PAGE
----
Father of Internet, Vint Cerf, Calls Schmidt's Departure From Google 'Fortuitous'
Renowned 'father of the internet', Vint Cerf, has lauded Eric Schmidt's recent announcement to step down as Google's chief executive as "fortuitous" timing that will speed up decision making at the search giant.
Cerf, who is a vice-president and internet evangelist at Google, told Computerworld Australia that departure of the former Novell CEO was not a shock to him.
"[Changes in executive structure] will slim down the decision-making process, so that there's more specific authority placed in the various senior executives, so they'll be able to make decisions without necessarily having a collaborative discussion," Cerf said. "I think that will speed things up."
Though Schmidt will step down as chief executive from Google in April this year, he will remain as a close advisor to co-founders Larry Page and Sergey Brin.
Though his motives are not yet clear, some have speculated Schmidt felt derision over the decision-making process.
According to BusinessInsider, Schmidt conceded in 2009 that Page and Brin had acquired both Android -- the company's popular mobile operating system -- and Keyhole -- which formed the basis of Google Earth -- without telling the CEO.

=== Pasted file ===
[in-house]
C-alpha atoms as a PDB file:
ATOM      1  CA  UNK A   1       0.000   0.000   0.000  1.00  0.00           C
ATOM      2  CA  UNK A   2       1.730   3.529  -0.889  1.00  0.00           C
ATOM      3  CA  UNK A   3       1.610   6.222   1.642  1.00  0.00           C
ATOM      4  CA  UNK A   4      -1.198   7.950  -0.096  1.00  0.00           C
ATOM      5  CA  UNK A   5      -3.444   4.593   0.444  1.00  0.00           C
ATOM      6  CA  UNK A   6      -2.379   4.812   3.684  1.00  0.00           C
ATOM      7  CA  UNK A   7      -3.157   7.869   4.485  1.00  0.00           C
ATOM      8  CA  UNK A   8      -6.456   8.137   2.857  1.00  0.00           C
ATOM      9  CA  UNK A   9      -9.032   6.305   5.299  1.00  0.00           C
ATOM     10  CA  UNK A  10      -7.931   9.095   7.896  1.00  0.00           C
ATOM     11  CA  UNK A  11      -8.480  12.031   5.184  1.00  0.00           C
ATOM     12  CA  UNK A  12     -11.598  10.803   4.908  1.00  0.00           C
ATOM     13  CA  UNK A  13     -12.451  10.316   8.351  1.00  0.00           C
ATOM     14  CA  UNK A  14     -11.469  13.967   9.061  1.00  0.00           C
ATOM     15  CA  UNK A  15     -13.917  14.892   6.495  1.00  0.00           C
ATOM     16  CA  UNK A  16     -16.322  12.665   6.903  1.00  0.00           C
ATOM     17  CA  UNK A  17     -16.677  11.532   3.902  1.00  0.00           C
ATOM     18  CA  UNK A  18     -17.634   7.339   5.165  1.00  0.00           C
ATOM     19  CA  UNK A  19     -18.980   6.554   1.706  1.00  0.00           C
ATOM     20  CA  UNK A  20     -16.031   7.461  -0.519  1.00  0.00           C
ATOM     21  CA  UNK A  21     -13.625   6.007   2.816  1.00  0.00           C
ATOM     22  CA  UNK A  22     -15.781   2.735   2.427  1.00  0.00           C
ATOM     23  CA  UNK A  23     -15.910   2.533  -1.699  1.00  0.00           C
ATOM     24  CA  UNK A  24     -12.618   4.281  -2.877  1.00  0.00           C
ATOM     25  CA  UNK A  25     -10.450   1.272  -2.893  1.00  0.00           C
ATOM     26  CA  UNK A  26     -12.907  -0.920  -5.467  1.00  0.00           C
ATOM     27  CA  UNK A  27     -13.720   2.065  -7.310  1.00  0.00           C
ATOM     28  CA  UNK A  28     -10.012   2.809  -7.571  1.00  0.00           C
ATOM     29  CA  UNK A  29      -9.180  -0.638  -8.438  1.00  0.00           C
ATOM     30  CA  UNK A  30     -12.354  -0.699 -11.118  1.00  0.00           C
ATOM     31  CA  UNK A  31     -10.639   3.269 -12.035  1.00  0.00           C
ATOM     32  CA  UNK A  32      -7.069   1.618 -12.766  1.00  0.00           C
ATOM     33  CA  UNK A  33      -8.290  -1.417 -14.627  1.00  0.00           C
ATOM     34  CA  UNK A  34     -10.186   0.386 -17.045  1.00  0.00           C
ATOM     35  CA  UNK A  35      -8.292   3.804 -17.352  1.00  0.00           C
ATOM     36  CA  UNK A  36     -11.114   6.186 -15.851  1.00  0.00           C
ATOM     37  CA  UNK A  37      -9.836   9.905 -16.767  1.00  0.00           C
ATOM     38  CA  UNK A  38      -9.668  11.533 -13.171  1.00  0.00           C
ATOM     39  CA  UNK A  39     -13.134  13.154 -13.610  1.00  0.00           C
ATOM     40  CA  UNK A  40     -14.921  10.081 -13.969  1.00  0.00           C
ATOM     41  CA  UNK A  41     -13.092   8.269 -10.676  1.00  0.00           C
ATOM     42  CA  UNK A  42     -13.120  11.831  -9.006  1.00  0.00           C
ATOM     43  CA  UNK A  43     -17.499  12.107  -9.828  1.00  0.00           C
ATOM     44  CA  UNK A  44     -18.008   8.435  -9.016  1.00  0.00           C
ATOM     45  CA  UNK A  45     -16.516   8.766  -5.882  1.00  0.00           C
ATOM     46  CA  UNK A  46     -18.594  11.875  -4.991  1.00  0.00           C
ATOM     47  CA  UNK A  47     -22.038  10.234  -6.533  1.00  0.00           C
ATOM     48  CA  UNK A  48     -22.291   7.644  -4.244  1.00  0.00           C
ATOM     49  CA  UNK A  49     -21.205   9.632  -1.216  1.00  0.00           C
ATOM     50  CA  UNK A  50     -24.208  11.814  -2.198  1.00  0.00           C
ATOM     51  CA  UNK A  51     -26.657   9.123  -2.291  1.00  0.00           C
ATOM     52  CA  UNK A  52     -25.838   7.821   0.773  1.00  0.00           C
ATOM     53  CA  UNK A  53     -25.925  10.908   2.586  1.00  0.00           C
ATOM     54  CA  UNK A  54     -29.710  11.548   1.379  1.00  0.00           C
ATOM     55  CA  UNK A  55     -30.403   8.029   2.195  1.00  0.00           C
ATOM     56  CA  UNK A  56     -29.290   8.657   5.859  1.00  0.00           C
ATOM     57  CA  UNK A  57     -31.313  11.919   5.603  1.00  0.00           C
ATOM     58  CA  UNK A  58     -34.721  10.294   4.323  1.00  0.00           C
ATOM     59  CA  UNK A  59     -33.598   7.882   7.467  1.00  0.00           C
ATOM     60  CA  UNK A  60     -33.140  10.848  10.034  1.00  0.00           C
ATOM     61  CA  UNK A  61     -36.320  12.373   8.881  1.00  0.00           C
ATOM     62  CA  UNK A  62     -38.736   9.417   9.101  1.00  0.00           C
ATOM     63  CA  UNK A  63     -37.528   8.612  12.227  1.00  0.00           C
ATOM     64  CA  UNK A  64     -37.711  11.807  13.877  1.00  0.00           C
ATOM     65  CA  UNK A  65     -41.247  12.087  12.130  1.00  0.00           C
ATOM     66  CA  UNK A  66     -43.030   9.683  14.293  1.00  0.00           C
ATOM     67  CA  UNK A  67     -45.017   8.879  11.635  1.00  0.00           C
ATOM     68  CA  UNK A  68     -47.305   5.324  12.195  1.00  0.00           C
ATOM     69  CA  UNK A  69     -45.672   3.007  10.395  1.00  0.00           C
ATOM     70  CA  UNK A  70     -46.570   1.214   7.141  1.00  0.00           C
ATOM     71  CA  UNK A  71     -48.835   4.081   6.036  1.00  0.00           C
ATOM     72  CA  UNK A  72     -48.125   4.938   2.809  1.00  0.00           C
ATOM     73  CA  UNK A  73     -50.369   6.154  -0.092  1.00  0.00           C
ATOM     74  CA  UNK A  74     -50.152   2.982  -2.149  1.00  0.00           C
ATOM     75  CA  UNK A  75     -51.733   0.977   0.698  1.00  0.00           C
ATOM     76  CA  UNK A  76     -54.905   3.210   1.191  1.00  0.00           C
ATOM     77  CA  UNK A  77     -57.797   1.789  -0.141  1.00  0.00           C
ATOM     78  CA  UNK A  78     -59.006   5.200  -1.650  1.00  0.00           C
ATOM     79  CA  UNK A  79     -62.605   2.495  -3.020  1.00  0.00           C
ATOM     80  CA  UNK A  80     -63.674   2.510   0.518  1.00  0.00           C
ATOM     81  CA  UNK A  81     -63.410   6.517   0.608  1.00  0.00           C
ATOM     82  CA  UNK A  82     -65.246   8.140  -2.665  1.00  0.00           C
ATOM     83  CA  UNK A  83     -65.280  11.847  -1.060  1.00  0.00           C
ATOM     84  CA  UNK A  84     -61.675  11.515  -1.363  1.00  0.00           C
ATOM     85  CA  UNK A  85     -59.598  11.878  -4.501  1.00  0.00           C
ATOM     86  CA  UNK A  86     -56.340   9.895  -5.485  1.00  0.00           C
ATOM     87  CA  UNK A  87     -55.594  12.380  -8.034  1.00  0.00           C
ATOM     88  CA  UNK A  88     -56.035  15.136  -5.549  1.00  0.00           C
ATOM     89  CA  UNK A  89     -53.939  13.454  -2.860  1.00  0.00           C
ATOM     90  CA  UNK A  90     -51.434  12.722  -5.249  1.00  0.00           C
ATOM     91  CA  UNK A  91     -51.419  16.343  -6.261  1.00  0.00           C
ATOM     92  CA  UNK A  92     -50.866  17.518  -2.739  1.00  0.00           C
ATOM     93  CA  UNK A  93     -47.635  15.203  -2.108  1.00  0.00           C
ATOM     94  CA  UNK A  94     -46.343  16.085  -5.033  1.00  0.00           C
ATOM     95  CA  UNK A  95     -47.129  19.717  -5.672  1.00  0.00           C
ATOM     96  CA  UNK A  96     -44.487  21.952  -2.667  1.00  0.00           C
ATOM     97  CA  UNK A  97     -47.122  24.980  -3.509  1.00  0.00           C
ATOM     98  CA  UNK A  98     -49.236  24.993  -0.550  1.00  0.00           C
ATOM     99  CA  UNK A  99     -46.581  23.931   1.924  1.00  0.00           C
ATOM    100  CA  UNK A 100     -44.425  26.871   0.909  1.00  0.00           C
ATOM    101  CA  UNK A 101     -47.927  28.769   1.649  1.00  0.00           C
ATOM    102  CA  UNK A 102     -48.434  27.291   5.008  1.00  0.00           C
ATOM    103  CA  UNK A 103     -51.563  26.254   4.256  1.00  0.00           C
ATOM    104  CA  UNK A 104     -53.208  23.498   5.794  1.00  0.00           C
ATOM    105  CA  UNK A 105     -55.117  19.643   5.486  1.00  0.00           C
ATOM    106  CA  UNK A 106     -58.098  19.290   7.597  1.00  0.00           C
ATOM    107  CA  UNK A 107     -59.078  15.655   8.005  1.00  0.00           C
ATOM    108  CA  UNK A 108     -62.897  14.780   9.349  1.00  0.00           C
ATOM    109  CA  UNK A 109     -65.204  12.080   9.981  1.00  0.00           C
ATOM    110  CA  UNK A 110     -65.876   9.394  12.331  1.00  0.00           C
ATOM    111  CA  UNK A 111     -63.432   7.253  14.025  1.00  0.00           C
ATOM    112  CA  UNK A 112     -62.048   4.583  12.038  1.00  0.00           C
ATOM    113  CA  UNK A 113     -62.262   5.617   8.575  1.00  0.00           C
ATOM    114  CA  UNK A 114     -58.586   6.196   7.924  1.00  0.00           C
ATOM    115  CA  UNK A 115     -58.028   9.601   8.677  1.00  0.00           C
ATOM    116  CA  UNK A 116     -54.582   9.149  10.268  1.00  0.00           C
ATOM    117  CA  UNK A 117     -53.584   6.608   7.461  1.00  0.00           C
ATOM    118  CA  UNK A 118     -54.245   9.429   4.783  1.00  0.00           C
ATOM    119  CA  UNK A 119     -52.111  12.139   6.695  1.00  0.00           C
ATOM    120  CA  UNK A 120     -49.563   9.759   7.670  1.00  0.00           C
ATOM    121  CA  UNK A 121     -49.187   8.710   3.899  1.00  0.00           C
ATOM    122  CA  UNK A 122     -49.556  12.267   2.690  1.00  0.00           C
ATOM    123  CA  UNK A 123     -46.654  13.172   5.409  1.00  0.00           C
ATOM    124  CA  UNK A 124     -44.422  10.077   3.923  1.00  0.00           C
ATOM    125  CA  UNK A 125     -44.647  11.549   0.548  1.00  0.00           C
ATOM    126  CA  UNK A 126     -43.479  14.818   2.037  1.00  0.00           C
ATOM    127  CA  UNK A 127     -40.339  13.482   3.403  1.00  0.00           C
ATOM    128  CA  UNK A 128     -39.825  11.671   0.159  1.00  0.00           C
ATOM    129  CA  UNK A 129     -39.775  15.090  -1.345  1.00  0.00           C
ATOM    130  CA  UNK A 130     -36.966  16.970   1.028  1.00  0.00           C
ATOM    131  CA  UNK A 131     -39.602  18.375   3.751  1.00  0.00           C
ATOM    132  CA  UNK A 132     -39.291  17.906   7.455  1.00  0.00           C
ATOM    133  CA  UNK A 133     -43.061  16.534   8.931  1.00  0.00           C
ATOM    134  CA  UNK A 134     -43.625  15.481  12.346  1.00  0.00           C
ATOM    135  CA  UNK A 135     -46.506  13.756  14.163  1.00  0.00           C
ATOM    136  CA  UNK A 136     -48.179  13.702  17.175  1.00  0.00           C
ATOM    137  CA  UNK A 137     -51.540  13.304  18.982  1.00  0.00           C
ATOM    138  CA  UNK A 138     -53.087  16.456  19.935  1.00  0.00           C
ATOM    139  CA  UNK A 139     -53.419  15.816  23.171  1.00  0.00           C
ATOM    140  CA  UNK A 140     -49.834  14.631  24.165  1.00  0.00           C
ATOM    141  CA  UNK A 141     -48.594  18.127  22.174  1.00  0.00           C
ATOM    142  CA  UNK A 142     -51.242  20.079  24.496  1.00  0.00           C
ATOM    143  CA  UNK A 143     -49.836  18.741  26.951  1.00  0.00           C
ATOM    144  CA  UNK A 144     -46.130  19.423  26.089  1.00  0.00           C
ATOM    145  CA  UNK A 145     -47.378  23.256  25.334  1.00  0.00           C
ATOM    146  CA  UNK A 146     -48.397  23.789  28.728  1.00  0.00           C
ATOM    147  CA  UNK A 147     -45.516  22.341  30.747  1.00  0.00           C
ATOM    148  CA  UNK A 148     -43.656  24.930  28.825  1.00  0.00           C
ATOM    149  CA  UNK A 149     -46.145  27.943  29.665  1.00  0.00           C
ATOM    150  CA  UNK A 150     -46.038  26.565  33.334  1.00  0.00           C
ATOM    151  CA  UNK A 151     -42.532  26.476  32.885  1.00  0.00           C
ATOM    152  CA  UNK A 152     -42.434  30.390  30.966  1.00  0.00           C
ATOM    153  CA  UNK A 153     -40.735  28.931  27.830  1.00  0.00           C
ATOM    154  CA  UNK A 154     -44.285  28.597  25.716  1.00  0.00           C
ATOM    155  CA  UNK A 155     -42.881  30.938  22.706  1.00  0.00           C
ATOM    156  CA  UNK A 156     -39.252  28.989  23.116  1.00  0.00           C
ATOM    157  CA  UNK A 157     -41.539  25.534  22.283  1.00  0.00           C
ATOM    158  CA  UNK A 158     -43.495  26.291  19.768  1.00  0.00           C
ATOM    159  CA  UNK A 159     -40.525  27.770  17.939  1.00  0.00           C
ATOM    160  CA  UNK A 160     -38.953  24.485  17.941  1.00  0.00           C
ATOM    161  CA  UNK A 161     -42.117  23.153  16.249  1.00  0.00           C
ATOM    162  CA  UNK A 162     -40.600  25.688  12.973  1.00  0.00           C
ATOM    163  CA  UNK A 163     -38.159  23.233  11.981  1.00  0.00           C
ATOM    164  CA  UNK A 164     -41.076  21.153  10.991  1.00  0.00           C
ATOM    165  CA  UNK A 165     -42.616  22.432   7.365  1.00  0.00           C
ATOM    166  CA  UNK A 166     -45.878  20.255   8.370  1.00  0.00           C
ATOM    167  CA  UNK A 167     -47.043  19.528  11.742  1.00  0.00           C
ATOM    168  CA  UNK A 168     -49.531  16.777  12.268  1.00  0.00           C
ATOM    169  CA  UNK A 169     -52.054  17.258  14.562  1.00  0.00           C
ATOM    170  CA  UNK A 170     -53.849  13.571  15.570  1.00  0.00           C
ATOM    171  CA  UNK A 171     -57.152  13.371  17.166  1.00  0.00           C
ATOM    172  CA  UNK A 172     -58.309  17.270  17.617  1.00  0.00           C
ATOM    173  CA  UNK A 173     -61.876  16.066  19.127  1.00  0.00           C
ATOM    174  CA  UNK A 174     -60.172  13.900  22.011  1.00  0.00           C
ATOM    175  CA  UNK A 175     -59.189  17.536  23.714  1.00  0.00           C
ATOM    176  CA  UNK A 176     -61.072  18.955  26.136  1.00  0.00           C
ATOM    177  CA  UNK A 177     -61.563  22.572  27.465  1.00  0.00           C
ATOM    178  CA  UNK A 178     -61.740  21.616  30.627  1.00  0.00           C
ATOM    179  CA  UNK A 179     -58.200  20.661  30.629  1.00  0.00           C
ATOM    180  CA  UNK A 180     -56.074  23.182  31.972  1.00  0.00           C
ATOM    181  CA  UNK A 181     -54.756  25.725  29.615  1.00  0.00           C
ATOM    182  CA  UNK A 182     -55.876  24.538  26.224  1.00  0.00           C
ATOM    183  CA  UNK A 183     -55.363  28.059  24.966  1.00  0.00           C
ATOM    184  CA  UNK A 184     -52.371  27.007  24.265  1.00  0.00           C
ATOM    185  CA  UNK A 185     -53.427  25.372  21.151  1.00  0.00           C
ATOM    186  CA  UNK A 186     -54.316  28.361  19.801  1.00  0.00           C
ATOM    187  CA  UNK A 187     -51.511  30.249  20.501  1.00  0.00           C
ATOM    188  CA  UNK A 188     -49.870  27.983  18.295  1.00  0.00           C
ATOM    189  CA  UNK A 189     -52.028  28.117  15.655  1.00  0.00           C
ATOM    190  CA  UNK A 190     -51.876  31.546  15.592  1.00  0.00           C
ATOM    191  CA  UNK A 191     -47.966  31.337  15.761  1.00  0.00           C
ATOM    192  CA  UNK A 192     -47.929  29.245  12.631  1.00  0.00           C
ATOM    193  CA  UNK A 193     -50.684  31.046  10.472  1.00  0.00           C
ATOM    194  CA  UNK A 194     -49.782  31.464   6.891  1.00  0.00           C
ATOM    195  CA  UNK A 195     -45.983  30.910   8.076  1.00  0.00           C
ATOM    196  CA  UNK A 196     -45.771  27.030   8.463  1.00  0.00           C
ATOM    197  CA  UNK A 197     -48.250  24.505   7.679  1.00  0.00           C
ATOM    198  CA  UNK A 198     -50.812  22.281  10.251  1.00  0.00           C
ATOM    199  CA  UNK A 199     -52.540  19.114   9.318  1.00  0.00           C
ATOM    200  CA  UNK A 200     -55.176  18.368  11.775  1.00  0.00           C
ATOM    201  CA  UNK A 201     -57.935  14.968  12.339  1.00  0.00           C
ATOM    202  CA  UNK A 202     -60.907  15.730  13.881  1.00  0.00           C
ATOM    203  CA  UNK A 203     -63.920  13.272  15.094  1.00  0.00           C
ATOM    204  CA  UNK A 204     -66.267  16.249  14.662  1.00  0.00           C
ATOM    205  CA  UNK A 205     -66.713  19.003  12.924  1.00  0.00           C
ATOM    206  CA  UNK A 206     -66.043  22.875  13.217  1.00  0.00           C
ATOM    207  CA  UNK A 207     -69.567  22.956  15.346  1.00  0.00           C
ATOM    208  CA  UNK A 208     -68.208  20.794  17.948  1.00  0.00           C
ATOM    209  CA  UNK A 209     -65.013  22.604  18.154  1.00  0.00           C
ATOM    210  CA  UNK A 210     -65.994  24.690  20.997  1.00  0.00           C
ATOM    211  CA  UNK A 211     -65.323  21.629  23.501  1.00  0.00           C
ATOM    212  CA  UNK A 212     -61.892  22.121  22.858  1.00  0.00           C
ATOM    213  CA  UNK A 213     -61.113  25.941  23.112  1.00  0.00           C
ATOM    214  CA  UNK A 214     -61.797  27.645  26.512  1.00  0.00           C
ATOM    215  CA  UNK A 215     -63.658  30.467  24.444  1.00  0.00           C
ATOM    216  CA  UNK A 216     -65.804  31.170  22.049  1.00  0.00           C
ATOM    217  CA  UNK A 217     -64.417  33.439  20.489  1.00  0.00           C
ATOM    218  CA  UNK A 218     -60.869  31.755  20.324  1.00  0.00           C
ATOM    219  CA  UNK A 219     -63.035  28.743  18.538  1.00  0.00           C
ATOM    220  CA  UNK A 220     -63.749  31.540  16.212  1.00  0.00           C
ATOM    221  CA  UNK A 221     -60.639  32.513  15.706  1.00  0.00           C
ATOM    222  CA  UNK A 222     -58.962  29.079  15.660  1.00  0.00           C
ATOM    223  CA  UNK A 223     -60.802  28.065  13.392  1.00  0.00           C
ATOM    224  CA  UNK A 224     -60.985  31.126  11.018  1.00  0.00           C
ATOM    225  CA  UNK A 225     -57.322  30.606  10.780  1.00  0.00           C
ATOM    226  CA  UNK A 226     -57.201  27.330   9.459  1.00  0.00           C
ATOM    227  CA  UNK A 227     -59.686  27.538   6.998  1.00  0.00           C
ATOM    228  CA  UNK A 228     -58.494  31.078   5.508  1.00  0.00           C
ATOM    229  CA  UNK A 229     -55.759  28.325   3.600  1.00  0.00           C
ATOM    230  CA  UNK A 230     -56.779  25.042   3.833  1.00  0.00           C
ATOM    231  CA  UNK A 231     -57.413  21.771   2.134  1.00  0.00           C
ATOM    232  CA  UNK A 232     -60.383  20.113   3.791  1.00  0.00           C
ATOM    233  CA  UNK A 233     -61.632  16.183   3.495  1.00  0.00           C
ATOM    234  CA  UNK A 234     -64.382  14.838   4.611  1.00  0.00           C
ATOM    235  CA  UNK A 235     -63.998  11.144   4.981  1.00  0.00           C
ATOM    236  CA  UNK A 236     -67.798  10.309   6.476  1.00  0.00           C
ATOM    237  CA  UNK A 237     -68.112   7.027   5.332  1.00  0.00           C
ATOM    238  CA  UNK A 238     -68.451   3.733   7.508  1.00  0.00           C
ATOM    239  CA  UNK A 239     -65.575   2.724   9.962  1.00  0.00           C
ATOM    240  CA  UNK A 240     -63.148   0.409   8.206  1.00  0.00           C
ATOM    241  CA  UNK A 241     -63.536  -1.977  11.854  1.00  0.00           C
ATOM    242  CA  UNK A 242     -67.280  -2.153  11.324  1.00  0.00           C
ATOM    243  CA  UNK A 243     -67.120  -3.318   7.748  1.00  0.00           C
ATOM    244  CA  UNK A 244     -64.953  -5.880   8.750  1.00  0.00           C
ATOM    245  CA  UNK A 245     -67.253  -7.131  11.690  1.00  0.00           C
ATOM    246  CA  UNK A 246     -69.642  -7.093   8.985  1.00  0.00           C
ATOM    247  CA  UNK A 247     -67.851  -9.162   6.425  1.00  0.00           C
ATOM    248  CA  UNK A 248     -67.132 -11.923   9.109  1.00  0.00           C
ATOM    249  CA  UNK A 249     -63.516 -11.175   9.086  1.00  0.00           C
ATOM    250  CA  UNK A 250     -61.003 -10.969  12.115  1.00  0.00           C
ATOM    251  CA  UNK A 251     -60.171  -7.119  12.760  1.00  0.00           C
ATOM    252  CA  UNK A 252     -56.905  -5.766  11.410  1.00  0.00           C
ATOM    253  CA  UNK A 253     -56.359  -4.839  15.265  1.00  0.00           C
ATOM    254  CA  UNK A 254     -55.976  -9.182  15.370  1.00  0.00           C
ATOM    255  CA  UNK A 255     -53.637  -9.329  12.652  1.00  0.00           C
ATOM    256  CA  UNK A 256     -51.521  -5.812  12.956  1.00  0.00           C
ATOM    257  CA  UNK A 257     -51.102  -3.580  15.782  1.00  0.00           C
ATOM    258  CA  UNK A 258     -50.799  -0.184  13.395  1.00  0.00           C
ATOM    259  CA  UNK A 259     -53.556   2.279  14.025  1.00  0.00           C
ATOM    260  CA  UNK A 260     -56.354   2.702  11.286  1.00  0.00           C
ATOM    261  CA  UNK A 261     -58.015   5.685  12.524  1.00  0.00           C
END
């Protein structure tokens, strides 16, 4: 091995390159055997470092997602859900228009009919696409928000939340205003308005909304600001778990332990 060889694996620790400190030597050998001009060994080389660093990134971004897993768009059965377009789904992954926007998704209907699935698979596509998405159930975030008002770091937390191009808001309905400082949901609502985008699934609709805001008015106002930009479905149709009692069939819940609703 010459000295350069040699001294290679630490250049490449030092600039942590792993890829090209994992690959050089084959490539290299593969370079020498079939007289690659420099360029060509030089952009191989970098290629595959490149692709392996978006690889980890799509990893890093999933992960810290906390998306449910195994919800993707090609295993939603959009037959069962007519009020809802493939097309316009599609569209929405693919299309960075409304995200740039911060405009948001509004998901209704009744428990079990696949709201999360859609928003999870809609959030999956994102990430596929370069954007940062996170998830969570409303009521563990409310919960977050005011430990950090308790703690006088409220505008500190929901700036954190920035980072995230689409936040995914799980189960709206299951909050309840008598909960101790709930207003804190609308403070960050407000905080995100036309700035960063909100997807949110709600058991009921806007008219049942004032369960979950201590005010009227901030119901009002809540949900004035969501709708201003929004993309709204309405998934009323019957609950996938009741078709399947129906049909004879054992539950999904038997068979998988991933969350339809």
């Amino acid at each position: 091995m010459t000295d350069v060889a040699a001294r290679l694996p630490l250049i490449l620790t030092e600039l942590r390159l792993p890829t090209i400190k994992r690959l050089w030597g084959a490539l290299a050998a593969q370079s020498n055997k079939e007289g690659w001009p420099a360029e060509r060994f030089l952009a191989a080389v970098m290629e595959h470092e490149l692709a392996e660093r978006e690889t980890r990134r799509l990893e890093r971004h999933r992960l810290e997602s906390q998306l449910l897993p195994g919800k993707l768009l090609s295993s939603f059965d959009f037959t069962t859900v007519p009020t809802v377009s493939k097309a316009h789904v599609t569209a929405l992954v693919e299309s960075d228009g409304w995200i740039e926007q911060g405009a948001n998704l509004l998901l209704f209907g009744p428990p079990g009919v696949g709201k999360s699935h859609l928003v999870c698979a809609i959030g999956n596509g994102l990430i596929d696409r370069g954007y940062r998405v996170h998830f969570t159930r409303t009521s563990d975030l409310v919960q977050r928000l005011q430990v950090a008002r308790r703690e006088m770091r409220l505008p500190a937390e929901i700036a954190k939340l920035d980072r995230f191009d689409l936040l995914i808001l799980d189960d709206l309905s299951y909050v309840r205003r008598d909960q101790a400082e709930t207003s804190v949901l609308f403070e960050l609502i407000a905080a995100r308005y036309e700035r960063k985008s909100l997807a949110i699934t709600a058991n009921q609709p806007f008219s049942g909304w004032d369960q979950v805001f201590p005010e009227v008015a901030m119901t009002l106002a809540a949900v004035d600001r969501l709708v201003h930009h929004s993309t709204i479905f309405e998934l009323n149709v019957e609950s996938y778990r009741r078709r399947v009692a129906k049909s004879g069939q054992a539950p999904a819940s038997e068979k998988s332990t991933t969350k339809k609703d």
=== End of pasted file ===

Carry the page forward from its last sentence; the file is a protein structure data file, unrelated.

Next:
Schmidt's announcement failed to make as significant a mark as the decision from Apple CEO, Steve Jobs, to take a second leave of absence for medical reasons.
Share prices for Google rose immediately after Schmidt's announcement -- largely due to a profitable quarter for earnings -- but have since begun to fall.
According to Cerf, the business would not suffer as heavily as Apple, where Jobs has more granular management of product decisions. However, Google would continue to face challenges to achieve further success, including retaining a flat, project-based business structure.
"The biggest challenge for Google is how to stay small while getting big, because there's 24,000 people working for the company," he said. The company would also need to "imbue employees with more capability to decide to take an action".
"The ability to execute quickly is key to the company's success, so this notion of 'release early and iterate' I think is going to continue to be a very strong part of our business plan."
Recent battles to prevent staff from switching to latest rival Facebook have also continued, recently claiming Sydney-based Google Maps developer, Lars Rasmussen, and putting further strain on Google resources. Cerf conceded that while Facebook is "a fresh face -- no pun intended", he argued the two companies did not directly compete in applications and advertising, with Google continuing to provide a point of differentiation.
Follow James Hutchinson on Twitter: @j_hutch
Follow Computerworld Australia on Twitter: @ComputerworldAU